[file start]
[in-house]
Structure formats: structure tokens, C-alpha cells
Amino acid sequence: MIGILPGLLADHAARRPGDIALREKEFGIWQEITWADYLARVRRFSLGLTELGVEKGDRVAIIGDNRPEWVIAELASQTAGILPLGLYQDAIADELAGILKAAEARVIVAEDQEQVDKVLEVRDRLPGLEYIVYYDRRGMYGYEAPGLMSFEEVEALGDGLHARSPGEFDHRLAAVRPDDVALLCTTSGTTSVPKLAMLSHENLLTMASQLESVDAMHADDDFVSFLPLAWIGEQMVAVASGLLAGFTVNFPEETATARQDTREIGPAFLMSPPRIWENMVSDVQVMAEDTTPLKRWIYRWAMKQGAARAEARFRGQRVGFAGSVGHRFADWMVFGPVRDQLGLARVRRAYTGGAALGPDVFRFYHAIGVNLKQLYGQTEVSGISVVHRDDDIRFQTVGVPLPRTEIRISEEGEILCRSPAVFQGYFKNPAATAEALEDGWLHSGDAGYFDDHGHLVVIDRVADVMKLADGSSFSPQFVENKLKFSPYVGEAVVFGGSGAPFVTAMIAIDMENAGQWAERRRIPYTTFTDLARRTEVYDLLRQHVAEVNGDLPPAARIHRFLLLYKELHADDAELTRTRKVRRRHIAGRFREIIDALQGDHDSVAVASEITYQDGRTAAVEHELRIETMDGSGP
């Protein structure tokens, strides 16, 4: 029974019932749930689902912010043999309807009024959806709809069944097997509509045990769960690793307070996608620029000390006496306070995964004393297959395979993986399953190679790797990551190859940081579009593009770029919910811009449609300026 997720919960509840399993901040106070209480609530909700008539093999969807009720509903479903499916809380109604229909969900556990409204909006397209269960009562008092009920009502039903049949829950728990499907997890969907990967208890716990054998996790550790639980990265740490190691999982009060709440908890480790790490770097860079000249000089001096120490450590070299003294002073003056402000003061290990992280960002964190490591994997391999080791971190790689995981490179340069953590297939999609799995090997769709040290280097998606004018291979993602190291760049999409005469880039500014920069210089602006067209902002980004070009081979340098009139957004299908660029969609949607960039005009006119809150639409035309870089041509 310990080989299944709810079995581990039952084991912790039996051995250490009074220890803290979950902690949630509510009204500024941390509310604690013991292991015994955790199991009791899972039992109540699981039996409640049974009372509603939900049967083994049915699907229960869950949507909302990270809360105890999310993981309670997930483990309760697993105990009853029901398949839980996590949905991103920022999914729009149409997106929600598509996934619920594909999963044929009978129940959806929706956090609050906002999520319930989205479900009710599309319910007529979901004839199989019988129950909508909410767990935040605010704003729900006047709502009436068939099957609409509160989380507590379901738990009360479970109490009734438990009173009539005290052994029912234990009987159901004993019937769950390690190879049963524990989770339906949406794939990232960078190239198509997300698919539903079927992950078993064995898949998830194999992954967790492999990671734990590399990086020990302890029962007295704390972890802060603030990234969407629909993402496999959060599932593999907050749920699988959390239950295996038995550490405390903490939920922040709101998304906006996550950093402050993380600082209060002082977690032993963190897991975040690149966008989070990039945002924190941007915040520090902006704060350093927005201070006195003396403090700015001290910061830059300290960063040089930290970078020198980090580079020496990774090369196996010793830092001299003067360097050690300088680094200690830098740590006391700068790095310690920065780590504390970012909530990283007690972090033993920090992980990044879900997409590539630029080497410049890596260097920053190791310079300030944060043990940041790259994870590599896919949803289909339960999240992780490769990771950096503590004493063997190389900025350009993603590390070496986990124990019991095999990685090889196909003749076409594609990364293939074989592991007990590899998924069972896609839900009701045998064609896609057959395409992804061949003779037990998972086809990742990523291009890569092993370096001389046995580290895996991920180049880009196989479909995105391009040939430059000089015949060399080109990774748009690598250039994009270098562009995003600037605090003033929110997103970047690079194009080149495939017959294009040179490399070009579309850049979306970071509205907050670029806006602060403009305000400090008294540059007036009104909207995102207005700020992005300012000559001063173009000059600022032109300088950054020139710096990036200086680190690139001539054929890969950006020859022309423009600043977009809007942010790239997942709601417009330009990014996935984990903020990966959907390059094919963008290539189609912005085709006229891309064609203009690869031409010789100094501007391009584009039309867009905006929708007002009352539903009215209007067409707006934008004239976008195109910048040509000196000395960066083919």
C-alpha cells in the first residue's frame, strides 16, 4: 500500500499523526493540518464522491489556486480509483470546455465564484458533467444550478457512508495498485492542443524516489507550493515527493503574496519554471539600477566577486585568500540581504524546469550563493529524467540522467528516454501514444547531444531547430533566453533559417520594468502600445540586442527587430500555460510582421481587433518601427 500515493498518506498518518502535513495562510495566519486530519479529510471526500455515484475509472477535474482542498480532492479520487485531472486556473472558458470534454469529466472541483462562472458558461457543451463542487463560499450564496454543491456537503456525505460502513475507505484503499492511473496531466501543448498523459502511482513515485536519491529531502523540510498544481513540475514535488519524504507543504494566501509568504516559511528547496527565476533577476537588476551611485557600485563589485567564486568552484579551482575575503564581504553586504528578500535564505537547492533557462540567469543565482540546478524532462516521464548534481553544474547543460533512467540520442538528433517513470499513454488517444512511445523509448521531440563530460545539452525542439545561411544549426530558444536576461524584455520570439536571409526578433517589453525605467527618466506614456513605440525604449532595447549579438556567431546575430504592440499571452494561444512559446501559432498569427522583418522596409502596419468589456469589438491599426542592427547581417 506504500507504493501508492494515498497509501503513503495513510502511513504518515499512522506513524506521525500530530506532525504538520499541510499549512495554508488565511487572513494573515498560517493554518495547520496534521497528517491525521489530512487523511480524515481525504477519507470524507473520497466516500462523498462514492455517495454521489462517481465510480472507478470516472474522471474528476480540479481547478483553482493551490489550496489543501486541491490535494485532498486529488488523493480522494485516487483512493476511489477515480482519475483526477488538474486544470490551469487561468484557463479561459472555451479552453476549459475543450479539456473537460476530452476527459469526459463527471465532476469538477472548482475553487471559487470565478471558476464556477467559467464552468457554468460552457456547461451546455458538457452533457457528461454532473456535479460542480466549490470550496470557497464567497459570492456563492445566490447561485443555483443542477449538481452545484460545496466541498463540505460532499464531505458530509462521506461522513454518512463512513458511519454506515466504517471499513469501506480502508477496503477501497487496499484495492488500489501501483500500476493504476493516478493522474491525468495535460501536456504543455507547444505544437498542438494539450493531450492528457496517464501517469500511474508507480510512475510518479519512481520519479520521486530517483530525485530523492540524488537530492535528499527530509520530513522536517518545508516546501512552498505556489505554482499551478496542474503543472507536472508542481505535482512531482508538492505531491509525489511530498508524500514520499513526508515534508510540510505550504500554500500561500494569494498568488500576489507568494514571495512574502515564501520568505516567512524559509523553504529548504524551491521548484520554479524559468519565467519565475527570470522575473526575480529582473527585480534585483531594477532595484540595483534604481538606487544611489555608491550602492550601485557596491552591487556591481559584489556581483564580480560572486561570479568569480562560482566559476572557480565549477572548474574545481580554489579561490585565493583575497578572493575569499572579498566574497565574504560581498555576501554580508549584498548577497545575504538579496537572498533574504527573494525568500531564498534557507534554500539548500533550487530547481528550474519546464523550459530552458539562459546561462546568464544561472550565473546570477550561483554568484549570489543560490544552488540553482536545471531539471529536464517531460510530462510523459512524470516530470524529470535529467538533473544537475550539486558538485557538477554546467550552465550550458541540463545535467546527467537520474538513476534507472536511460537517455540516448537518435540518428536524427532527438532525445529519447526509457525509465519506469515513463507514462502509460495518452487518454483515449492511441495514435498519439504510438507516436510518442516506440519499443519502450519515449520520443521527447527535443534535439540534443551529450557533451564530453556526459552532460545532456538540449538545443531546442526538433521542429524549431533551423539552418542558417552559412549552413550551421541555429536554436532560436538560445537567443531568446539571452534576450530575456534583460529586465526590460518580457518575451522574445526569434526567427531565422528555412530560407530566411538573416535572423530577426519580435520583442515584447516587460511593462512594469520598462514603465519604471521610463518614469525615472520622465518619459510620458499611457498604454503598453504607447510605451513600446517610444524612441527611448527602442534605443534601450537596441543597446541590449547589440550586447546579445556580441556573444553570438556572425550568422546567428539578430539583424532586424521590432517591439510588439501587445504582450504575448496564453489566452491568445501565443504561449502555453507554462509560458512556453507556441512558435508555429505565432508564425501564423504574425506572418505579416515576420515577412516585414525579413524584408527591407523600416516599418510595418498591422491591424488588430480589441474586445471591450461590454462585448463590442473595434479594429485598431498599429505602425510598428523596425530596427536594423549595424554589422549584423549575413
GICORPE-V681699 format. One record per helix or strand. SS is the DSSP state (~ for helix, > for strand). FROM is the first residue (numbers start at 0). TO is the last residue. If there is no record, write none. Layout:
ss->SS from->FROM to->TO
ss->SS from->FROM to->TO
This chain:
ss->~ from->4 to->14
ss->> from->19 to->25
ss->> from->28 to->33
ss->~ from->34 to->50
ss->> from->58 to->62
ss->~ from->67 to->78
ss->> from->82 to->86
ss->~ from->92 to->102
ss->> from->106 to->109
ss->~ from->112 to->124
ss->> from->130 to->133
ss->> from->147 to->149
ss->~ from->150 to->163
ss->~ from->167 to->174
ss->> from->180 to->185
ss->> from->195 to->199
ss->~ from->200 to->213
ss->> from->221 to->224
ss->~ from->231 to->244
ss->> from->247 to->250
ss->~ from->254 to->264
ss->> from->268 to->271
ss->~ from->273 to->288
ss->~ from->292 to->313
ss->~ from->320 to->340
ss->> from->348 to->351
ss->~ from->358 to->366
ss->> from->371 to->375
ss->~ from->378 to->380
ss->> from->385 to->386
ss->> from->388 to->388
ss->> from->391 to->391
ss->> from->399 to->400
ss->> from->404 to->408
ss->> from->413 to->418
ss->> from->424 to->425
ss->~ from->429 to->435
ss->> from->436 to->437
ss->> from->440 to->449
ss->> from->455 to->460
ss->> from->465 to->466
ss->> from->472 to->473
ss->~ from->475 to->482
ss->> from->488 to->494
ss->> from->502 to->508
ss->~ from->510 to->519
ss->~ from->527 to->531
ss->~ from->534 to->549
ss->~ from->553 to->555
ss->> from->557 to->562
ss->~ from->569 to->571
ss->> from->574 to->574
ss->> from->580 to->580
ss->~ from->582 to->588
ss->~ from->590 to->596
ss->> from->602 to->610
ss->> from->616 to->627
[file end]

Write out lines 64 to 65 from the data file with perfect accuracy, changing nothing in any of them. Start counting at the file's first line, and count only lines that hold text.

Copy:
ss->~ from->590 to->596
ss->> from->602 to->610